Sarah Collins Rossetti Earns Presidential Early Career Award for Scientists and Engineers (PECASE)
Sarah Collins Rossetti, an Assistant Professor of Biomedical Informatics and Nursing at Columbia, was named a 2019 recipient of the Presidential Early Career Award for Scientists and Engineers (PECASE).
Dr. Rossetti’s research is focused on identifying and intervening on system-level weaknesses – particularly those related to poor communication and care coordination – that increase patient risk for harm within the healthcare system by applying computation tools to mine and extract value from electronic health record (EHR) data and leveraging user-centered design of patient-centered and collaborative decision support tools.
Dr. Rossetti is an experienced critical care nurse and holds a PhD in Nursing Informatics from Columbia University School of Nursing. She was a National Library of Medicine Post-Doctoral Research Fellow within the Columbia Department of Biomedical Informatics. She received her Bachelor of Science in Nursing from the University of Pennsylvania, where she minored in Health Care Management. Dr. Rossetti was selected as one of MedTech Boston’s 40 Under 40 Healthcare Innovators in 2017. Her research has been recognized and awarded by the American Medical Informatics Association (AMIA) and the International Congress on Nursing Informatics. She serves on the Board of Directors for AMIA and as Policy Coordinator for the Alliance for Nursing Informatics.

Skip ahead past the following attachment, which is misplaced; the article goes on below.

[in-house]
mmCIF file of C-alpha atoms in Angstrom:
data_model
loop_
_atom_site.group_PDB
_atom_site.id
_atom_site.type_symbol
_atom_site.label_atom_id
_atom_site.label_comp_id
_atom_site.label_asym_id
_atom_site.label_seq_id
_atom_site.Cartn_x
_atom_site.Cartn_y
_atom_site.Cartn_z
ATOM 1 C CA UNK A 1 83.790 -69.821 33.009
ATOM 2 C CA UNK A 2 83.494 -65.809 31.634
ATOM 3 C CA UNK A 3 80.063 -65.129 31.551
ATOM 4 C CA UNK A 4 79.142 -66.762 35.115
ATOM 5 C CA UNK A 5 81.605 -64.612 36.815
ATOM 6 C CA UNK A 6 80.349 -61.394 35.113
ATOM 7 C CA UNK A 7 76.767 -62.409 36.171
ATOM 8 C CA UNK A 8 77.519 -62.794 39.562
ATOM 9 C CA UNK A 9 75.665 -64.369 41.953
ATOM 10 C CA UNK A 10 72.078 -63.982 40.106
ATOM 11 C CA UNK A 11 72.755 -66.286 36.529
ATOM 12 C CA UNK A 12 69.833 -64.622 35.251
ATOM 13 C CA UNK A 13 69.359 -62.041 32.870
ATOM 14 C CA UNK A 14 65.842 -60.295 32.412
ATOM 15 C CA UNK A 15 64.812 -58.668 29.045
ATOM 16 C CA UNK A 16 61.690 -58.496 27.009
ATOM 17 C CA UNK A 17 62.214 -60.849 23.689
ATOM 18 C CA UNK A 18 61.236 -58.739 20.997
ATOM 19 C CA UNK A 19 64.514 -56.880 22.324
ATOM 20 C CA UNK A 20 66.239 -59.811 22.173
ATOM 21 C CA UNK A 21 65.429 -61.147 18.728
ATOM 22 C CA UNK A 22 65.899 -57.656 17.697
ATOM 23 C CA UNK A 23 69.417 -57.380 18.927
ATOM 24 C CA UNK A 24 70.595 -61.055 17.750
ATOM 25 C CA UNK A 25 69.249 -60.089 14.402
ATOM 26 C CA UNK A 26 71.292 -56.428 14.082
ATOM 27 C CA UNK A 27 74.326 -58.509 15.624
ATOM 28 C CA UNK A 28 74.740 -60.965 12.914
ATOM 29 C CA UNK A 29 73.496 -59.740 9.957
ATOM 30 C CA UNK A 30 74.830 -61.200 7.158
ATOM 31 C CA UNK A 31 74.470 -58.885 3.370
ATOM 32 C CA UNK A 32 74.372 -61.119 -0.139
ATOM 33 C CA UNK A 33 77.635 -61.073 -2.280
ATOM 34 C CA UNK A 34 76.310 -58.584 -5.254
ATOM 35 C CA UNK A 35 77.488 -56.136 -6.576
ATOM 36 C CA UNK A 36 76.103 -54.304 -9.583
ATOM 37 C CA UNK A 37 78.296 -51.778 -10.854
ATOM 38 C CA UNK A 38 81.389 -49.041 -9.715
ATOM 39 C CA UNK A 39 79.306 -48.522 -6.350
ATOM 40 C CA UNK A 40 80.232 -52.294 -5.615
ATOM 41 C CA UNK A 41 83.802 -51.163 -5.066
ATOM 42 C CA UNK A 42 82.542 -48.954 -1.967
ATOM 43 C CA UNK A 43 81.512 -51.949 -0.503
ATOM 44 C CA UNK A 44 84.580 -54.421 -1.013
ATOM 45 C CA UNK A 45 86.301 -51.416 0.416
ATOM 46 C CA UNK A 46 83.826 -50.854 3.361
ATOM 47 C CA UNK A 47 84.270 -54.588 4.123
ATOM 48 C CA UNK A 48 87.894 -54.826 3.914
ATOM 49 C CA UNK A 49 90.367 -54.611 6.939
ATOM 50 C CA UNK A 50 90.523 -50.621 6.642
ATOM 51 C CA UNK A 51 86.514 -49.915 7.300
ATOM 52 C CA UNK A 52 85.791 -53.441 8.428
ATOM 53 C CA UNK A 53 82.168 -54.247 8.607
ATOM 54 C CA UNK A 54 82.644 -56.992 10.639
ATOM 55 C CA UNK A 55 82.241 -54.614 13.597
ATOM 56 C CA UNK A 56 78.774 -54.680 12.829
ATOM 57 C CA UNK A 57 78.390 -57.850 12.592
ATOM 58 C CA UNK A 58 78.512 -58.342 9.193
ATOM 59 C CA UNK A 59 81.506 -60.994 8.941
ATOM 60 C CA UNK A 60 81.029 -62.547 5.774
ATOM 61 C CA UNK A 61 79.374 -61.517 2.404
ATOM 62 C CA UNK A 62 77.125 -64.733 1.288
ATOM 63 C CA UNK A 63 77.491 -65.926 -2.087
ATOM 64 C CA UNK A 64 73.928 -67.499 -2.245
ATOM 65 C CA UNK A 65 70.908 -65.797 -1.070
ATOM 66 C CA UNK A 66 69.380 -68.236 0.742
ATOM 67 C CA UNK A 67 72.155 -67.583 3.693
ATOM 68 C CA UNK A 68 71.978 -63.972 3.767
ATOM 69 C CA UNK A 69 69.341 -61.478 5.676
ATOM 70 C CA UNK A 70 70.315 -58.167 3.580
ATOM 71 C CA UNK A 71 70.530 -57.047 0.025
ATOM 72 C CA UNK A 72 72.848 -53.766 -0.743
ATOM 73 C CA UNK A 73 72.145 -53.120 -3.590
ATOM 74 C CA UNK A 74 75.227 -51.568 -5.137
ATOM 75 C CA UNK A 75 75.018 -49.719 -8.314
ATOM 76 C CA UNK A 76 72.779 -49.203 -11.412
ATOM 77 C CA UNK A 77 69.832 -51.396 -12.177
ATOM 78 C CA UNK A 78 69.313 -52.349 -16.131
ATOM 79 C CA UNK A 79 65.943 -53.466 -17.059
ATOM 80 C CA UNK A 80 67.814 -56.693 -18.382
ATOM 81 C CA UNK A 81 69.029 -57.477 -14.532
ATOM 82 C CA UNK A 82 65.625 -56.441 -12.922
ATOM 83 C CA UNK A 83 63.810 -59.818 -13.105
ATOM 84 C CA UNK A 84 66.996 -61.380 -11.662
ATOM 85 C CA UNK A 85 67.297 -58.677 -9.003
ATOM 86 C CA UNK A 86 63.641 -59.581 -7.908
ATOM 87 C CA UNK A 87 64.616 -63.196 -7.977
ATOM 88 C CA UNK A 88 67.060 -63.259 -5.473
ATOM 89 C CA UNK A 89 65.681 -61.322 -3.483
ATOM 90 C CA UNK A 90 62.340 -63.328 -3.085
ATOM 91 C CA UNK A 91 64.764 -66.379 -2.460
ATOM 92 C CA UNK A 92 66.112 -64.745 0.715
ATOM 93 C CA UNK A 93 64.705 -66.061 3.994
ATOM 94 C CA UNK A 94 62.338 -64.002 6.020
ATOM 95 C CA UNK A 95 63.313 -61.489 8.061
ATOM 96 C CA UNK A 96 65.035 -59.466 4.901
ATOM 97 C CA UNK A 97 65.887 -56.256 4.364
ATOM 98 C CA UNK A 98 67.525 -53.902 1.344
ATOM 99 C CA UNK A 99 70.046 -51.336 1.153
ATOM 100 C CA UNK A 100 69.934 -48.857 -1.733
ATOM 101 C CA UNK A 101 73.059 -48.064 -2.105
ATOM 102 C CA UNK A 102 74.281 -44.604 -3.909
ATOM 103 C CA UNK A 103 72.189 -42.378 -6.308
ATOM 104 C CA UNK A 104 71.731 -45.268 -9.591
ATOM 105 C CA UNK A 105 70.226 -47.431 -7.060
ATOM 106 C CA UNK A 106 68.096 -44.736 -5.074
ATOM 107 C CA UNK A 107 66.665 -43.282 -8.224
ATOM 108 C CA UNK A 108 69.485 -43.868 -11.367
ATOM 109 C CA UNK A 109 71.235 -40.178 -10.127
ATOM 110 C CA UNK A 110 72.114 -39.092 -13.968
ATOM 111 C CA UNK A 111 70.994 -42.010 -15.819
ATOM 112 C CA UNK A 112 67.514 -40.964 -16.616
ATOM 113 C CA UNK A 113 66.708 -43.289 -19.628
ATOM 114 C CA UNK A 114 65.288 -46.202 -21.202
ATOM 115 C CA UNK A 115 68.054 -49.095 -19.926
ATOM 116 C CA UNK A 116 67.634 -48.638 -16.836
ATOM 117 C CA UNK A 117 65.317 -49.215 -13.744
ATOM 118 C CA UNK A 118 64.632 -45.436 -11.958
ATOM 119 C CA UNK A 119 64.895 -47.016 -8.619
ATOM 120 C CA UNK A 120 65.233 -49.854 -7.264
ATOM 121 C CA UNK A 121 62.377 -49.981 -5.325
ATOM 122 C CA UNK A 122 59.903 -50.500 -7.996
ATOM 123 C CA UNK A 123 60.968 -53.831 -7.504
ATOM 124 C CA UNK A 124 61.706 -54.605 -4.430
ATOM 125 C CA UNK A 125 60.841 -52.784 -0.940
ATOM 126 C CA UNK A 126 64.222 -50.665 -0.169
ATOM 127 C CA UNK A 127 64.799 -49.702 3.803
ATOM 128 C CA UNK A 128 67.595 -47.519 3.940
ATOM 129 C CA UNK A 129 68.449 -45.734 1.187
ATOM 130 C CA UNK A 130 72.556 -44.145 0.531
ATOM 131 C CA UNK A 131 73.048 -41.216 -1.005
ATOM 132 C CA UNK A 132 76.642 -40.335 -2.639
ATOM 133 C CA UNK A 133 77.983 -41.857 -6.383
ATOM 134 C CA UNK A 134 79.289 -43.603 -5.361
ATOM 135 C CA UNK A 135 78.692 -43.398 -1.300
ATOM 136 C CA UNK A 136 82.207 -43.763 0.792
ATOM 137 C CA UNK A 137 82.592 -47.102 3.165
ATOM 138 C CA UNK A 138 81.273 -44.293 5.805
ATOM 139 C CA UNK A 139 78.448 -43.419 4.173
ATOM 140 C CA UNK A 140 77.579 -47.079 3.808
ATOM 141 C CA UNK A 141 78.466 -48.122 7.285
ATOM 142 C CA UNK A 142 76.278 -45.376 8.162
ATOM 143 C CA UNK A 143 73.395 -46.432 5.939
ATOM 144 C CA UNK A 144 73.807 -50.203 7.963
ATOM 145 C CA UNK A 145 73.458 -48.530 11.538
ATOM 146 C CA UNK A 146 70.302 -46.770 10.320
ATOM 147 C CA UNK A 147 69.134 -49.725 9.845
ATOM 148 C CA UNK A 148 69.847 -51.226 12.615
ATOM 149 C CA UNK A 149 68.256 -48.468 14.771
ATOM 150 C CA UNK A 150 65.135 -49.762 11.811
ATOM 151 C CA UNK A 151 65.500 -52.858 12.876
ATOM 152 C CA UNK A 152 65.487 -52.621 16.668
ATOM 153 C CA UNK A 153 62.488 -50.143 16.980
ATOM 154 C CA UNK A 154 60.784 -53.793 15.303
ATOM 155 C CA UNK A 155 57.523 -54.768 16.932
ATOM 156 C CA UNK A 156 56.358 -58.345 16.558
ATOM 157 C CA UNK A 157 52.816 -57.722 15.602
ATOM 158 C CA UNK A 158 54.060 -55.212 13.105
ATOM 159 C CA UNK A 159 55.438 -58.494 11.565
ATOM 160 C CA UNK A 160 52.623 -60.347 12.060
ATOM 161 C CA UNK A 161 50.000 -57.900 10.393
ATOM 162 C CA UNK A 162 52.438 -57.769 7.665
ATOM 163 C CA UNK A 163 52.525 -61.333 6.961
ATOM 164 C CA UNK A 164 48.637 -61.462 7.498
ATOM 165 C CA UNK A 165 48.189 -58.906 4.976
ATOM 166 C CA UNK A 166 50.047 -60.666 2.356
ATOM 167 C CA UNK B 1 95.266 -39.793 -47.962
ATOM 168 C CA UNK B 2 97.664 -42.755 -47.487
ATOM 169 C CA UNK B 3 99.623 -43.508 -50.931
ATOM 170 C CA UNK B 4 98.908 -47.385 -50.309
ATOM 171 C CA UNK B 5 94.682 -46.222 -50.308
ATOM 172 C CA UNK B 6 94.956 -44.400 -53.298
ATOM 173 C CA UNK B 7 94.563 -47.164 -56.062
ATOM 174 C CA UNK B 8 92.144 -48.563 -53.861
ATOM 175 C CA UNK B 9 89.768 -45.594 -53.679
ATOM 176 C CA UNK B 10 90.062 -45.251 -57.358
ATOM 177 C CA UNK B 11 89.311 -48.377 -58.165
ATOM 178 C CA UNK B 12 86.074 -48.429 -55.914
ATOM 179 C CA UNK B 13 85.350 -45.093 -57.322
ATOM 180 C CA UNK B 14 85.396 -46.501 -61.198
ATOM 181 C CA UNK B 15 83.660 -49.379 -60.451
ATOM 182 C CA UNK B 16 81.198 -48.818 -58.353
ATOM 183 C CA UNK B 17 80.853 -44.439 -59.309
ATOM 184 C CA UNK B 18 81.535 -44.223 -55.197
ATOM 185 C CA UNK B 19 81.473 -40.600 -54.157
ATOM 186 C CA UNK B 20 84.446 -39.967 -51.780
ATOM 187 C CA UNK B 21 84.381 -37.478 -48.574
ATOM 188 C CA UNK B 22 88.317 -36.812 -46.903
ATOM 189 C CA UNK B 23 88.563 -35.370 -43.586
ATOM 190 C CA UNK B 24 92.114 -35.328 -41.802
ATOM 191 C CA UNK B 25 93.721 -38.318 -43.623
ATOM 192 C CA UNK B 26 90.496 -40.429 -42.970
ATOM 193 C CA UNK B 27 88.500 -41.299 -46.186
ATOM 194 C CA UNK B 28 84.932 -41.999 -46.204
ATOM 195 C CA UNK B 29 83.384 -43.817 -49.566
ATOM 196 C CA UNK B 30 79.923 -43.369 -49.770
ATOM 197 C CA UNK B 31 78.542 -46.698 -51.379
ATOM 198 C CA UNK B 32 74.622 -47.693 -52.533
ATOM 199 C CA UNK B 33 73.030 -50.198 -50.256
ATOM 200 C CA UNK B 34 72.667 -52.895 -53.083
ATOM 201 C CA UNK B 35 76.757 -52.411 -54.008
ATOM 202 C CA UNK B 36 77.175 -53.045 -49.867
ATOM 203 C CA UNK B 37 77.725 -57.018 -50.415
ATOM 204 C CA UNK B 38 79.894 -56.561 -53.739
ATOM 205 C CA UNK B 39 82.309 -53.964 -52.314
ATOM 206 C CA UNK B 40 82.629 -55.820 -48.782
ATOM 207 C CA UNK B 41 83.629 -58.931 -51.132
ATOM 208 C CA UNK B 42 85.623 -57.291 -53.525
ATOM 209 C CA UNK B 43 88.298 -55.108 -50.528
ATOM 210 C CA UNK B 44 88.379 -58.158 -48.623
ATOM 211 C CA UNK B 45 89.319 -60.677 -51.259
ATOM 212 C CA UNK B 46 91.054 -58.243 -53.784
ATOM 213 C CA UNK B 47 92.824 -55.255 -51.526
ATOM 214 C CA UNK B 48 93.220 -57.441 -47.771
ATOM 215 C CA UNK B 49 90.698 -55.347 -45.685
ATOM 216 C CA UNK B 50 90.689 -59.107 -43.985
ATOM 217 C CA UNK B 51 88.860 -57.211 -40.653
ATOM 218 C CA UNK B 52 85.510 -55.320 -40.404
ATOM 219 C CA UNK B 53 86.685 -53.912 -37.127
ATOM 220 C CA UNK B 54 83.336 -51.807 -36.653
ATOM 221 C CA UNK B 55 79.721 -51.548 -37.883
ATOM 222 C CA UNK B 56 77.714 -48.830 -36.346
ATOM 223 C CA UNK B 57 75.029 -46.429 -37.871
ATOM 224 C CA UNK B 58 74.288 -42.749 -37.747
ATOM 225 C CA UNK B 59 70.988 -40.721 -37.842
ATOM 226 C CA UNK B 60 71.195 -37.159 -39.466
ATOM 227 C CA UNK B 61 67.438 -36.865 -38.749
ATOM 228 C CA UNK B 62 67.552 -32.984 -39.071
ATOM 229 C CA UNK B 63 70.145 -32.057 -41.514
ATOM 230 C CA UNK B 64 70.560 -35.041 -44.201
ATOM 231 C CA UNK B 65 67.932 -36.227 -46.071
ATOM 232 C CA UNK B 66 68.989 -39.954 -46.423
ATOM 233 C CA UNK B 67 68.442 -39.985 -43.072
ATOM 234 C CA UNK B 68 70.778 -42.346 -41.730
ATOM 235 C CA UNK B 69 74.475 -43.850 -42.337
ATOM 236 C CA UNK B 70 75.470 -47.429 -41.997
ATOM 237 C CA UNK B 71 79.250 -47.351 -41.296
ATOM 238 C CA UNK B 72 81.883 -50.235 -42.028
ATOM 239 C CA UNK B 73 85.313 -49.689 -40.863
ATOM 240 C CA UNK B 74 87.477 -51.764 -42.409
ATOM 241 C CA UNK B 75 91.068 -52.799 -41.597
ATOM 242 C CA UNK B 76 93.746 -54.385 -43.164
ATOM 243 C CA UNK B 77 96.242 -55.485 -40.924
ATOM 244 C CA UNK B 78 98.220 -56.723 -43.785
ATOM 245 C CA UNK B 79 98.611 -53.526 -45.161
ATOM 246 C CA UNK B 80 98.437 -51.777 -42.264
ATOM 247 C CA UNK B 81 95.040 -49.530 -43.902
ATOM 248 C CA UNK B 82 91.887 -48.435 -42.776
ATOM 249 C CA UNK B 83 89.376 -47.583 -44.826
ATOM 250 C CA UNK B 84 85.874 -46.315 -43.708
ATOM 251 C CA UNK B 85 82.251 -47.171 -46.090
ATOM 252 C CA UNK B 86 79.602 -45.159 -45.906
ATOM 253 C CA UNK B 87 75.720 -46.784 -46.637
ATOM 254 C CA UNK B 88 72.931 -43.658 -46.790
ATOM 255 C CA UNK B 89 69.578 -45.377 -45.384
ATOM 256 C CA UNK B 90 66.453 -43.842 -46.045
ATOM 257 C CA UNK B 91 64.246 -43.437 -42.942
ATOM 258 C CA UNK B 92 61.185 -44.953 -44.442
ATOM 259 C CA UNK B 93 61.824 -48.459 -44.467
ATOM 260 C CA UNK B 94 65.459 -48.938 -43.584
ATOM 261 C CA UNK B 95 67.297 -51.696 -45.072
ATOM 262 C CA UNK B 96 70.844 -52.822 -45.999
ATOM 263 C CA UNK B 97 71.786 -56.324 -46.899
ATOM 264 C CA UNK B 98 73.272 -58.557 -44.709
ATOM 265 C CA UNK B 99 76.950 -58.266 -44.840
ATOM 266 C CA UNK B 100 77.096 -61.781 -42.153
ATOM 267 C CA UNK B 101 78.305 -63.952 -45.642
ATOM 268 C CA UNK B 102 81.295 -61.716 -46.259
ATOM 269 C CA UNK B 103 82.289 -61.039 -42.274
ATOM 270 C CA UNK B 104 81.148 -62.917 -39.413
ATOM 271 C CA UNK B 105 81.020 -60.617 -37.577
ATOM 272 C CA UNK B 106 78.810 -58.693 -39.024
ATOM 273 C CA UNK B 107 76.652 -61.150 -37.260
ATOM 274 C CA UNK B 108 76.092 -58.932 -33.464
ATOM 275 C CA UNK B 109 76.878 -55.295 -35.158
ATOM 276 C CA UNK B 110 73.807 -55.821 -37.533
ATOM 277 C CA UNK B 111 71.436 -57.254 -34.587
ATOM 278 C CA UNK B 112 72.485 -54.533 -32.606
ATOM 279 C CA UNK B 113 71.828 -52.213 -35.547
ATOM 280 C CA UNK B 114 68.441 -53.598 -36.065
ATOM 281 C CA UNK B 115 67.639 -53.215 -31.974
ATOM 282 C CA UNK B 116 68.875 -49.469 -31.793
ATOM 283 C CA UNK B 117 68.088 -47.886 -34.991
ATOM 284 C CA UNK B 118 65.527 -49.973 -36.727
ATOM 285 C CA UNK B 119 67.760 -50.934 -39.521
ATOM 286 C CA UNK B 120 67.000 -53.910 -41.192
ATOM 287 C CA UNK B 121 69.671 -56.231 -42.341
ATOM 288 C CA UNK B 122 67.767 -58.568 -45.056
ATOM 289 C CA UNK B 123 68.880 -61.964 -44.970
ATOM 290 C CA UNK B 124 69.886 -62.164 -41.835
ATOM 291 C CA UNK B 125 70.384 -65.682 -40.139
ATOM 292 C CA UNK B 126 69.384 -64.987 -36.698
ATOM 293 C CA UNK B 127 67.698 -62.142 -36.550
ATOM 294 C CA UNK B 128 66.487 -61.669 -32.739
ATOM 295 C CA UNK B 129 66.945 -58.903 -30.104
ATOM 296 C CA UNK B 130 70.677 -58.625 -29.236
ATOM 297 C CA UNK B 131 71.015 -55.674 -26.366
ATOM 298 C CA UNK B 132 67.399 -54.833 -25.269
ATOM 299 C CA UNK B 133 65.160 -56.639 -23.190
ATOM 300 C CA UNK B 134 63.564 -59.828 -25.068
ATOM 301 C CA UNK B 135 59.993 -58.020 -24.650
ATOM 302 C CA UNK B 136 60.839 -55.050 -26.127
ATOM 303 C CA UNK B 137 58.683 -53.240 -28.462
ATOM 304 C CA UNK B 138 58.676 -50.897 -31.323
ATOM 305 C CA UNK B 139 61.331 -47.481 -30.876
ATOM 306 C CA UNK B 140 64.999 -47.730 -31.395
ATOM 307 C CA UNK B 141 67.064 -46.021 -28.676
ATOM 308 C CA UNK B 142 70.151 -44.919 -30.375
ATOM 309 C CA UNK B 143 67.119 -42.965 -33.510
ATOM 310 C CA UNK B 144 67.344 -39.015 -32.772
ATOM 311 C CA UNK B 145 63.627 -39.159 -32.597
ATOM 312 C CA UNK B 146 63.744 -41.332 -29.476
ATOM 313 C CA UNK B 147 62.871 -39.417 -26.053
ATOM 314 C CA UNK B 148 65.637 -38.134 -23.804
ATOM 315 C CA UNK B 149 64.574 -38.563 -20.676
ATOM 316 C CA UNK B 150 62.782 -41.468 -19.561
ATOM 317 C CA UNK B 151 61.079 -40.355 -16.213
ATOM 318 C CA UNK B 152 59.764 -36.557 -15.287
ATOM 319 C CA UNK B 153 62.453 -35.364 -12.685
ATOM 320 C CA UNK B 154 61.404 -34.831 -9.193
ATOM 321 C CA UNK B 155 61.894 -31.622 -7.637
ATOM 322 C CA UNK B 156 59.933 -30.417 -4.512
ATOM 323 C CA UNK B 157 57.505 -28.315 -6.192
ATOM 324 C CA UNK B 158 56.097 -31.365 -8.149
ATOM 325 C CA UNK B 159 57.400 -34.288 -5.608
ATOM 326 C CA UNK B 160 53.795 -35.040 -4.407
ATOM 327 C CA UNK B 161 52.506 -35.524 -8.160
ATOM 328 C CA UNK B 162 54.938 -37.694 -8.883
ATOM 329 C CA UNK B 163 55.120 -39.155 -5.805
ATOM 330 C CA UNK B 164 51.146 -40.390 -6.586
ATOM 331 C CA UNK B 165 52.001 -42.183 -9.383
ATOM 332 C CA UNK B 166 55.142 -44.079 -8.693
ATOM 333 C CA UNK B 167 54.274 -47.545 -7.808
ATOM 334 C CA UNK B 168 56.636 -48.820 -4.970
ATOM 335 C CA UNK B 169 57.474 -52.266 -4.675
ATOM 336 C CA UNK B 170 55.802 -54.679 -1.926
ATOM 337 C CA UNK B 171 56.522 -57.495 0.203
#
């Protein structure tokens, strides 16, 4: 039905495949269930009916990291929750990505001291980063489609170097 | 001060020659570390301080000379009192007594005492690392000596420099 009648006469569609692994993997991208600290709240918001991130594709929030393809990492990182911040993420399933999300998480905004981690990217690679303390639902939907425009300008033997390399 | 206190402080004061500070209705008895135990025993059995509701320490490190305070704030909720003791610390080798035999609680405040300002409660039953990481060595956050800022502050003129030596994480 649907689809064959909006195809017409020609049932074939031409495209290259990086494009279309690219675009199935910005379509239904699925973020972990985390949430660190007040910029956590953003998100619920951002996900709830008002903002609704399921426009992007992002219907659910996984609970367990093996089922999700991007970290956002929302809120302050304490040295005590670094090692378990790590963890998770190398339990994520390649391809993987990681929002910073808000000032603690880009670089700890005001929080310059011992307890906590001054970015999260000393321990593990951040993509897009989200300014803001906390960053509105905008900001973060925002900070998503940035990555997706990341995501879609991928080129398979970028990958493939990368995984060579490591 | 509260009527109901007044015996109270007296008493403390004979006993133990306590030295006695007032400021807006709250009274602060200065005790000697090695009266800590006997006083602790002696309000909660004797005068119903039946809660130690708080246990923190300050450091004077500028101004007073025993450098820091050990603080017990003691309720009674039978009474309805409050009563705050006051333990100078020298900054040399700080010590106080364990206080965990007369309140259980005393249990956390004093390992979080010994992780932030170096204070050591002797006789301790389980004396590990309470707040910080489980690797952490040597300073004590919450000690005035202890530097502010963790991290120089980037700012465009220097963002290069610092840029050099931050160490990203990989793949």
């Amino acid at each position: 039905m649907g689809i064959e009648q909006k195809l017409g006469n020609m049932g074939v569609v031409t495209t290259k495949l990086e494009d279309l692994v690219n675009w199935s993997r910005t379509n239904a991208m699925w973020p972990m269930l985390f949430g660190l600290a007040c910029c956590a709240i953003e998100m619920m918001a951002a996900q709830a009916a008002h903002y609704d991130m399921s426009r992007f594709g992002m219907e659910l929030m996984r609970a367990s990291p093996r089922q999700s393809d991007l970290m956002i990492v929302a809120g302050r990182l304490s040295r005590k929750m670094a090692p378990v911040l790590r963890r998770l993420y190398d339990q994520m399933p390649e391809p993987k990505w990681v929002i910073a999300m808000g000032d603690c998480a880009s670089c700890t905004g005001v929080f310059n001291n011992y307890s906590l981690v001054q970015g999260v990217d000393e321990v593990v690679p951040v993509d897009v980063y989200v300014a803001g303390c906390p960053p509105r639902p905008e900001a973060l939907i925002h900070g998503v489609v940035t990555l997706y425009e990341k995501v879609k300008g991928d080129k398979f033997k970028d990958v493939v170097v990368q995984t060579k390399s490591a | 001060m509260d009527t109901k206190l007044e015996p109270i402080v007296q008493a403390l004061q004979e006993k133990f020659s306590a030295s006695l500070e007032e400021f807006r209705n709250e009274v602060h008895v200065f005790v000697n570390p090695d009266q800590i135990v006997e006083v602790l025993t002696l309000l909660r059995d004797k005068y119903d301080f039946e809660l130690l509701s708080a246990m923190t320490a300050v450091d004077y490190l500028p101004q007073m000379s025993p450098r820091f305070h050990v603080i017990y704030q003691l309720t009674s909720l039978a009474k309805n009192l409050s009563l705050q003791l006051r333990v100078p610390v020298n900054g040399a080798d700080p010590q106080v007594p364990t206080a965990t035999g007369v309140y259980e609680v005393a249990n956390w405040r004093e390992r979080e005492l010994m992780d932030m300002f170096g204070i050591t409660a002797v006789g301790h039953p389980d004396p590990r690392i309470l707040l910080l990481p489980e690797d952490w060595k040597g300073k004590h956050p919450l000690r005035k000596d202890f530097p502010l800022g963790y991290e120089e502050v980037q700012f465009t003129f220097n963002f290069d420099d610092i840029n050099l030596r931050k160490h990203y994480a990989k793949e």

Dr. Rossetti is a Multi-PI of the National Institutes of Nursing Research (NINR) funded study: Communicating Narrative Concerns Entered by RNs (CONCERN) Clinical Decision Support (CDS) system. This study is funded by Grant 5R01NR016941-03. For further details, you can visit the web site concernstudy.partners.org.
The PECASE is the highest honor bestowed by the United States Government to outstanding scientists and engineers who are beginning their independent research careers and who show exceptional promise for leadership in science and technology.
Established in 1996, the PECASE acknowledges the contributions scientists and engineers have made to the advancement of science, technology, education, and mathematics (STEM) education and to community service as demonstrated through scientific leadership, public education, and community outreach. The White House Office of Science and Technology Policy coordinates the PECASE with participating departments and agencies.
For more information, read the official White House release of the PECASE announcement.